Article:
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I'm interesting in gathering usage metrics for an application that I did not write and have no control over. This is a applicaiton running on Windows.

My plan for this is to register a global windows hook for mouse and keyboards events, and record those events for windows that have pre-determined titles or other identifable attributes.

Using this data, I hope to be able to determine how a user uses the application in question. What buttons they click and when, as well as common workflows. Etc.

Any thoughts on this idea? Are there 3rd party products or libraries that would facilitate this solutions that do not require modification of the existing application?

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I assume (hope) this is for something like usability experimentation and not nefarious purposes.

The approach you outlined seems reasonable. The drawbacks of global hooking are:

  1. It's a burden on every process, since your hook code will be injected into every process.
  2. It can run into security barriers. For example, if you're hooking from a medium integrity level app, I don't think you'll be able to hook a high integrity level app. Also, you're essentially creating a keylogger, so don't be surprised if some anti-malware app flags you as possibly spyware.
  3. You may need a 64-bit version and a 32-bit version.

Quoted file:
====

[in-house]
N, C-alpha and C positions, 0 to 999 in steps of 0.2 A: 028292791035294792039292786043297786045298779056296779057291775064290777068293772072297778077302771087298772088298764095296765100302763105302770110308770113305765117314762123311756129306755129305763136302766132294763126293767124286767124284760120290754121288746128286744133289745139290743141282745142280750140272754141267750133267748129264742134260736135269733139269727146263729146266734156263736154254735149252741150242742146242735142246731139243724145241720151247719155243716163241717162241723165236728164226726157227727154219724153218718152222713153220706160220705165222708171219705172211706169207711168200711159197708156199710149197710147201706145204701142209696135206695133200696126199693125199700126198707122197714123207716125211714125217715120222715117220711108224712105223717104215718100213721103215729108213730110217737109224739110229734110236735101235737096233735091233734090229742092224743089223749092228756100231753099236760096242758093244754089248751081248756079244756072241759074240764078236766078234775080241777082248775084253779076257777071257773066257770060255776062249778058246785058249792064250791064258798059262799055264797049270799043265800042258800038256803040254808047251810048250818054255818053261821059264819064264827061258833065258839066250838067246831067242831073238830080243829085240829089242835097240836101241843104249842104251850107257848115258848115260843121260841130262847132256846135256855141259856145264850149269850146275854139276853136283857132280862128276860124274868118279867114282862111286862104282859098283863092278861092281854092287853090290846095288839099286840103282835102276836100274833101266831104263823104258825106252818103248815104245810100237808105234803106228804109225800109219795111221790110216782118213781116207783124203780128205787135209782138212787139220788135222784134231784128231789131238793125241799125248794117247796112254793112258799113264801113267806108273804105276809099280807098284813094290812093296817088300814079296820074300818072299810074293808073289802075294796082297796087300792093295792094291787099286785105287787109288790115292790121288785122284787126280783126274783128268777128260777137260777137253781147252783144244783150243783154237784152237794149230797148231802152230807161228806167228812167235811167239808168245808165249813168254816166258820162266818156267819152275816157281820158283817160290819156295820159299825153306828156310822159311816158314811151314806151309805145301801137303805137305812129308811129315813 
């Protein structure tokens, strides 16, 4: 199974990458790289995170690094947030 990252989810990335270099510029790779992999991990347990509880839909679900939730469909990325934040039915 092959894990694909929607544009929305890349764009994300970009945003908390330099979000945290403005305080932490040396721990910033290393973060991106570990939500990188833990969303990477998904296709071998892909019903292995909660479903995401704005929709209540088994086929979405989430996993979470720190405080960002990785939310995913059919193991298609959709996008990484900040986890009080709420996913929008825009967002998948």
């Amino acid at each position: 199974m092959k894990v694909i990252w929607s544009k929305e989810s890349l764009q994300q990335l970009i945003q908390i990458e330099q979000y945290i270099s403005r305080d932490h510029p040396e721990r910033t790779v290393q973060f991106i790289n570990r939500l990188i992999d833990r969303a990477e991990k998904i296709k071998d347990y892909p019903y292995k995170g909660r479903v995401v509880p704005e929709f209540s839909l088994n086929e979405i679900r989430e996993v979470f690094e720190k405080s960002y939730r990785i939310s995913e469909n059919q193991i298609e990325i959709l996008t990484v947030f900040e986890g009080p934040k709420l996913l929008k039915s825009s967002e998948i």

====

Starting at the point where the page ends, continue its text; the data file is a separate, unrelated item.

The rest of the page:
One way to mitigate the impact you have on the machine is to use a more targeted hook: find the particular process you care about, enumerate its threads, and hook only those.

Spy++, a developer tool for tracking Windows messages, does much of what you want, but I'm not sure if you could leverage it for your purpose. I'm not aware of any other tools or frameworks for doing this kind of instrumentation.

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I've actually been looking into alternatives like MSAA and the UI Automation libraries. The Windows SDK v7.1 has a bunch of tools that show what's possible, and it seems to be more or less what I need. –  RMD Apr 4 '12 at 19:10
    
@RMD: I should have thought of that. The accessibility stuff is often good for the types of things people turn to hooks. –  Adrian McCarthy Apr 6 '12 at 17:59

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